Jones named dean of Northwest’s Lafayette-Yalobusha Technical Center

In January 2019 Dr. Michael Heindl, president of Northwest Mississippi Community College, announced the appointment of Dr. Don Jones as the new dean of the Lafayette-Yalobusha Technical Center (LYTC) in Oxford. Jones joined the Northwest family in mid-March.

“Dr. Jones has extensive higher education experience in teaching and providing leadership in student services, enrollment management and campus administration. I am excited about Dr. Jones joining our Northwest family,” Heindl said, in his announcement of Jones’ hiring.

Prior to his appointment at Northwest, Jones served as director of Recruitment and Admissions at Tulane University’s School of Professional Advancement (SoPA) campuses in New Orleans and online. He worked for Belhaven University for several years as enrollment manager, director of Enrollment and Student Services, and as assistant vice president of Adult, Graduate and Online Enrollment and Student Services where he oversaw seven campuses in five states.

Jones is excited about his new position at Northwest. “I feel like people are beginning to see the value of the community college and the community partner that we are. Coming to Northwest is an opportunity for me to be a part of that,” Jones said.

Coming from private higher education institutions to Northwest has been a change for Jones. “We don’t make decisions hastily,” Jones said, adding, “and I think that is good. I feel like faculty, staff and all of our stakeholders have a voice. I’ve been impressed with the committees I have been asked to serve on. Even as the new guy, I have a voice here.”
Jones says another thing that has impressed him about Northwest is that he feels like there is a genuine and sincere respect for the student throughout the Northwest culture. “I hear over and over, ‘What’s best for our students?’ in every meeting. Everyone in higher education gives lip service to serving students, but here at Northwest it is a real thing from the top all the way down to our adjunct instructors and staff,” Jones said.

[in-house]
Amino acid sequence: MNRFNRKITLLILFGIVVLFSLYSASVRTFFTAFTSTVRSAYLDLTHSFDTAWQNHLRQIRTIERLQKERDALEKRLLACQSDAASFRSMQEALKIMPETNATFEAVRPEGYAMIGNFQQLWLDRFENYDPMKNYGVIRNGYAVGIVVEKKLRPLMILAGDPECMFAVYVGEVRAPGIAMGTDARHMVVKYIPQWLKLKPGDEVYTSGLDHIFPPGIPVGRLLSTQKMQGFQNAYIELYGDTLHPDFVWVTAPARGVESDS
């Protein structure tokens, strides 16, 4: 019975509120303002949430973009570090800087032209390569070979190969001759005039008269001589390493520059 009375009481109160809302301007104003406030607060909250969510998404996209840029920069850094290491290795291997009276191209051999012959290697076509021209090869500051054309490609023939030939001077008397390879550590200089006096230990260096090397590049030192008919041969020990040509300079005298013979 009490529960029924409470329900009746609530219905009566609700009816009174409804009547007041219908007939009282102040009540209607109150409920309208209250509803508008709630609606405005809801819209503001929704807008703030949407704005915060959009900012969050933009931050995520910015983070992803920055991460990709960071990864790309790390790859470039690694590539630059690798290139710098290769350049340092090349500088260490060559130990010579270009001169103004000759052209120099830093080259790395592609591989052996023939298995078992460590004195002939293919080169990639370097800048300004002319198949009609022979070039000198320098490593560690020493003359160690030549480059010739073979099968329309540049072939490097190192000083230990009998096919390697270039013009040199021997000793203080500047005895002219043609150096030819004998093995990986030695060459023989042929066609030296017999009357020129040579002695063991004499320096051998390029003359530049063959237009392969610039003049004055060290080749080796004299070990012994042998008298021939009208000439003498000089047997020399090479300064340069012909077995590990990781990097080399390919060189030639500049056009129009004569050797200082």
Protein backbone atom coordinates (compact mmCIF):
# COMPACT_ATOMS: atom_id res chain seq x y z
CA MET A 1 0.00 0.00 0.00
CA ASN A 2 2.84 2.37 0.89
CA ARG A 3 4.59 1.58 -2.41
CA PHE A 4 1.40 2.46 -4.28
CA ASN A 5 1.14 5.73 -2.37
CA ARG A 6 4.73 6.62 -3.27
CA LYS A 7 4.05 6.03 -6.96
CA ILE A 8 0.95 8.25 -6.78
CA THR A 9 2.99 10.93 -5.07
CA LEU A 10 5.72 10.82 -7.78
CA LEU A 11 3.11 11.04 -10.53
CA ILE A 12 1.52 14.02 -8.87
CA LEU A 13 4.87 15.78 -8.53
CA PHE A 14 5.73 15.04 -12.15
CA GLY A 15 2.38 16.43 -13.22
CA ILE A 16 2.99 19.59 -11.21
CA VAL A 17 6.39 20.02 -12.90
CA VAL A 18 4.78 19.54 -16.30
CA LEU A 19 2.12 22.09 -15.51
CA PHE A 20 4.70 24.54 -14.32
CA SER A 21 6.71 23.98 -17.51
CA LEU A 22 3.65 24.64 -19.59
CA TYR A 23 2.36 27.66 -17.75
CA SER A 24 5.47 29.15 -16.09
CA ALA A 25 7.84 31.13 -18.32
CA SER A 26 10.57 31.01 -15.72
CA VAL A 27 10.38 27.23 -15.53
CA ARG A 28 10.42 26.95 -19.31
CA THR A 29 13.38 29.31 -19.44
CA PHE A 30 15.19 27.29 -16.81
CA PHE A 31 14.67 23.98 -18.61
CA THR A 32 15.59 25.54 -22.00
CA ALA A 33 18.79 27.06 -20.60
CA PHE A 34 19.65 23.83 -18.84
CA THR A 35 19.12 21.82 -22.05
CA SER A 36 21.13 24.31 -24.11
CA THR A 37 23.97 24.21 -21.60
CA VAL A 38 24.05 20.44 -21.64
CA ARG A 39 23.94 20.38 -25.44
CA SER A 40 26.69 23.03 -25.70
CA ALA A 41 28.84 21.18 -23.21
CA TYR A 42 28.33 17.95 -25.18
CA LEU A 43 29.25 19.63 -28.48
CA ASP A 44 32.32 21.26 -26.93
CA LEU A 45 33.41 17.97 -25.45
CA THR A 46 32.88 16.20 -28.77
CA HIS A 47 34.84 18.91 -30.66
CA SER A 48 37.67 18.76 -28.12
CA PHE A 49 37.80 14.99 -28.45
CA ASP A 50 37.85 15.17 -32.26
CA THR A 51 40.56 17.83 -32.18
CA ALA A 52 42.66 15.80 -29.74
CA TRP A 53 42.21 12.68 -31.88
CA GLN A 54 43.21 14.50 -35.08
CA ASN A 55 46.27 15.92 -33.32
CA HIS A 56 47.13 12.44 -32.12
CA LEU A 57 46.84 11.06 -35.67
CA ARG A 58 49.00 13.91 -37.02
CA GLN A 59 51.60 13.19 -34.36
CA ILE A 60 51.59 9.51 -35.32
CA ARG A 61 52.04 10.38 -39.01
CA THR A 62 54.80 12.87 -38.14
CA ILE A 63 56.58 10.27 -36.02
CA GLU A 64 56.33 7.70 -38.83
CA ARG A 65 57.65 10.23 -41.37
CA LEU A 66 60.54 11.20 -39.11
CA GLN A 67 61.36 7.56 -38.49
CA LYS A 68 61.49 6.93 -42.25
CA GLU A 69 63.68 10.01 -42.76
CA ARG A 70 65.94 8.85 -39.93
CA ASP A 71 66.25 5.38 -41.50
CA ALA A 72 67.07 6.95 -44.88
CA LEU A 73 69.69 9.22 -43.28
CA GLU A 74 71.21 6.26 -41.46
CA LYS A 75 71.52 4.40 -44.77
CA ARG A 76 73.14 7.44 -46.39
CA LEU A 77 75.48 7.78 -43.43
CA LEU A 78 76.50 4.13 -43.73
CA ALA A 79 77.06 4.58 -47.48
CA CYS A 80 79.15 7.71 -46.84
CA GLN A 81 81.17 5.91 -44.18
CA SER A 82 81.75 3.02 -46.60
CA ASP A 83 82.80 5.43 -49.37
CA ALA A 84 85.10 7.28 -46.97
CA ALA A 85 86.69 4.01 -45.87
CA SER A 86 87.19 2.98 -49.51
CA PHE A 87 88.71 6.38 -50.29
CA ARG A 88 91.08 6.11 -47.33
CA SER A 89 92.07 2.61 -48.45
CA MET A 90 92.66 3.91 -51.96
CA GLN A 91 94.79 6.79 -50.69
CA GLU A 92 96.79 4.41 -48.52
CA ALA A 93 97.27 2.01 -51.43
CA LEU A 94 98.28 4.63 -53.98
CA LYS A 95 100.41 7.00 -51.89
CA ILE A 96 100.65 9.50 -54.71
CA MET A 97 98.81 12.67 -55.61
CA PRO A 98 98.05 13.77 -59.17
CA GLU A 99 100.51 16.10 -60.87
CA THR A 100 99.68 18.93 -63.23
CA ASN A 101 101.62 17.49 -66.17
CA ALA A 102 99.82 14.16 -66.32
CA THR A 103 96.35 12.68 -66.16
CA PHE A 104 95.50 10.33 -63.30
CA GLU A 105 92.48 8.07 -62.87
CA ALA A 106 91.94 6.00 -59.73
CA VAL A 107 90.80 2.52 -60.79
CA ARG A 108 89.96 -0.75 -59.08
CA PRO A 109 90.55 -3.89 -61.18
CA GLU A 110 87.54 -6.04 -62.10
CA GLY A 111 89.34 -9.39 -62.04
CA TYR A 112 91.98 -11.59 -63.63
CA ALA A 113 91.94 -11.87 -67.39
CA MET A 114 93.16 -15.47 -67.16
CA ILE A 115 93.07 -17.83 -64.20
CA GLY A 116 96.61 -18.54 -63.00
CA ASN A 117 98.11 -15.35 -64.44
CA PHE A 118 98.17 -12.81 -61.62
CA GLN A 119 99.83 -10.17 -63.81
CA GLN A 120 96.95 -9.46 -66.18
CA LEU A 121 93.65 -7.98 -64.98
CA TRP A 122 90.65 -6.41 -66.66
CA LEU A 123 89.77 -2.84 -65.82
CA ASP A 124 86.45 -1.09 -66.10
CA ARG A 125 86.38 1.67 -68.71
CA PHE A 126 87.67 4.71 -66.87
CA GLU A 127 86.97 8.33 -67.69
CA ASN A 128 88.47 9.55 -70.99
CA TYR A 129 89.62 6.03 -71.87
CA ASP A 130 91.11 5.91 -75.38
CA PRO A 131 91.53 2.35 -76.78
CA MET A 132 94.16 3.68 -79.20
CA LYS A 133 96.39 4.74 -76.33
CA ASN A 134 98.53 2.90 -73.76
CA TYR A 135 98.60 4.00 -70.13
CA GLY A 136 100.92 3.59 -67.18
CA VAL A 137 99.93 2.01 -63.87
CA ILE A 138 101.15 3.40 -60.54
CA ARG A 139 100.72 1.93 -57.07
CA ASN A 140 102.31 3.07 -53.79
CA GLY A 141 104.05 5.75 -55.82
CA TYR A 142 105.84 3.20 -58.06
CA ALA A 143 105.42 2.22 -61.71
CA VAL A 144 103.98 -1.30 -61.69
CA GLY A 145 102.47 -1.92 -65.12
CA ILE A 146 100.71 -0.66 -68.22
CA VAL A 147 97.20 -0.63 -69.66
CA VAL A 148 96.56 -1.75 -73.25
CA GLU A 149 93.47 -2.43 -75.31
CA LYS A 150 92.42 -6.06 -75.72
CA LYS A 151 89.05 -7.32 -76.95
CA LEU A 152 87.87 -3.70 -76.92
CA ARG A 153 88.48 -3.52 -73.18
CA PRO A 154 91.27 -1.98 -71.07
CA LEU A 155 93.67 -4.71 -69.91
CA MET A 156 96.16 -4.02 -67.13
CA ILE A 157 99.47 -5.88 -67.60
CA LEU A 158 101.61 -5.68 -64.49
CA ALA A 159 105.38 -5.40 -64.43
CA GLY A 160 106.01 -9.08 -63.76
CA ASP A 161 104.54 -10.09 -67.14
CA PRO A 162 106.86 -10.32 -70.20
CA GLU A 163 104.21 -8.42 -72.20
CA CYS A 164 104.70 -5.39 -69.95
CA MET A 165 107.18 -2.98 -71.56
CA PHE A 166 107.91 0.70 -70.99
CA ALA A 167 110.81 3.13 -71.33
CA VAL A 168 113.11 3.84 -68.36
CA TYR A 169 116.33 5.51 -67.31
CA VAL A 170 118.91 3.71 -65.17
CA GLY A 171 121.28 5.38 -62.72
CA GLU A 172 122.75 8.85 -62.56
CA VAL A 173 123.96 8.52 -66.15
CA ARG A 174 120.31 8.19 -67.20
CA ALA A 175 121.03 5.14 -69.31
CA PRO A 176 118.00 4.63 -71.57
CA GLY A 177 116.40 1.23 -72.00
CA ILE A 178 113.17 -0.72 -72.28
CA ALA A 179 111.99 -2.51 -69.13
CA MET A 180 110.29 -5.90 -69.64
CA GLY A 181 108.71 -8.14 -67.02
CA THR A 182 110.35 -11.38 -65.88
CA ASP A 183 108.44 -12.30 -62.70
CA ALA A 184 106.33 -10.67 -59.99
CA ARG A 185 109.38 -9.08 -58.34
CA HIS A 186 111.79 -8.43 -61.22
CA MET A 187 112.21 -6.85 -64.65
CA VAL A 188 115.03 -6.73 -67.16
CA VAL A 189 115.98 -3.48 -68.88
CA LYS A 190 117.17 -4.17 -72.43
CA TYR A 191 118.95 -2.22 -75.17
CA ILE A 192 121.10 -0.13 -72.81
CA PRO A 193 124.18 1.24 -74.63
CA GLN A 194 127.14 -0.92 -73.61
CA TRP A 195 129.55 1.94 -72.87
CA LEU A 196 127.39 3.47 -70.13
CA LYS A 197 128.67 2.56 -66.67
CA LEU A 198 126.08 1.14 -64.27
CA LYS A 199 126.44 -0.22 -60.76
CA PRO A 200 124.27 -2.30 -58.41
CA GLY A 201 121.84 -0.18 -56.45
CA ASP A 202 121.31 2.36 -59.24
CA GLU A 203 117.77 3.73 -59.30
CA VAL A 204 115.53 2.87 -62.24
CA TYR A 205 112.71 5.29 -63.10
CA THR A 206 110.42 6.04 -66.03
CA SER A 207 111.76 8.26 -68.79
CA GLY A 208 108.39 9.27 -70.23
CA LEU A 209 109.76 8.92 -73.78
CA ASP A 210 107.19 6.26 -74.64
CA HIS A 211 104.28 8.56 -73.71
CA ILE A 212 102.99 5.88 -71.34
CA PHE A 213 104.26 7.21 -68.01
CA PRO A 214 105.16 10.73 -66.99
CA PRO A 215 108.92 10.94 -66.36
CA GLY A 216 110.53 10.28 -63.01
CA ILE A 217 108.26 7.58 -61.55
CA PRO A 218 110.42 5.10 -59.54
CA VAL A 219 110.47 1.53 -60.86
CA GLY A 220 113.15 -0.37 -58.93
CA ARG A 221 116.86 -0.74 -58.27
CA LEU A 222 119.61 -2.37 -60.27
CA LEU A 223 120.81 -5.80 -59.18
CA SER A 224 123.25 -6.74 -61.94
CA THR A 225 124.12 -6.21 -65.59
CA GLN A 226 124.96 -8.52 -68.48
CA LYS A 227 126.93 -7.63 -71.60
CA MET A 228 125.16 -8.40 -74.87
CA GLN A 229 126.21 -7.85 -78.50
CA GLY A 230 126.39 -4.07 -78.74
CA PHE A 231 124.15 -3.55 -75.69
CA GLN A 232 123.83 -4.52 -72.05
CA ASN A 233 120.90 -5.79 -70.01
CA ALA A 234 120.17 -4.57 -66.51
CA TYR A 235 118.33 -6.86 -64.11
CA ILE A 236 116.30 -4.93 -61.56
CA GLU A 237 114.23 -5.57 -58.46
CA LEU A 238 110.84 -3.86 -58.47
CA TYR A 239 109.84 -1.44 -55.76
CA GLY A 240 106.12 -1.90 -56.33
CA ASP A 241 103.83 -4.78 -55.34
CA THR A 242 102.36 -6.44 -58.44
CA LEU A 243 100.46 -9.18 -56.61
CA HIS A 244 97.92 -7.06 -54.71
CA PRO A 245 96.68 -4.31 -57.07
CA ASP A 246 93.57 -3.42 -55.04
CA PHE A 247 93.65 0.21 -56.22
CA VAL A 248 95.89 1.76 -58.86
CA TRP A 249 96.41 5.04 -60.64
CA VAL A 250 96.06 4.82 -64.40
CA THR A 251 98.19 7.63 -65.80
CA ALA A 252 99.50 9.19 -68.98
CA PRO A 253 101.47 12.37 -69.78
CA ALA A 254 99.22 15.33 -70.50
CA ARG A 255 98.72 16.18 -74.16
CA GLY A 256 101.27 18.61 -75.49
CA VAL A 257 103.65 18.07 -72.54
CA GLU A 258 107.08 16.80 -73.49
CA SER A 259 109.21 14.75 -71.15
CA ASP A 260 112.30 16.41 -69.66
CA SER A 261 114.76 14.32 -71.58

With respect to the Oxford campus, Jones has hopes to expand program offerings, especially the Career-Technical programs. “We are maximizing the use of our facilities and staff. Career-Technical programs are especially poignant to me because they allow students to start their careers quickly in areas that excite them. They can fast-track their careers and move on with their lives,” Jones said. “Plus, students often return for more advanced certifications so they can accelerate their career trajectories. The student who starts in our Certified Nursing Assistant (CNA) program often returns to pursue Practical Nursing and then RN credentials. It isn’t uncommon to see them go on to become nurse practitioners as their life progresses,” he added. “Seeing someone’s education propel their career like that is exciting.”

Another initiative that Jones is excited about is Northwest’s middle college program, the Scholastic Institute. This program is being piloted with Oxford High School in fall, 2019. High school juniors who enroll in the Scholastic Institute will take a minimum of 15 college hours per semester and will be full- time Northwest students while still in high school. Upon high school graduation, the student would earn both a high school diploma from Oxford High School and an associate degree from Northwest.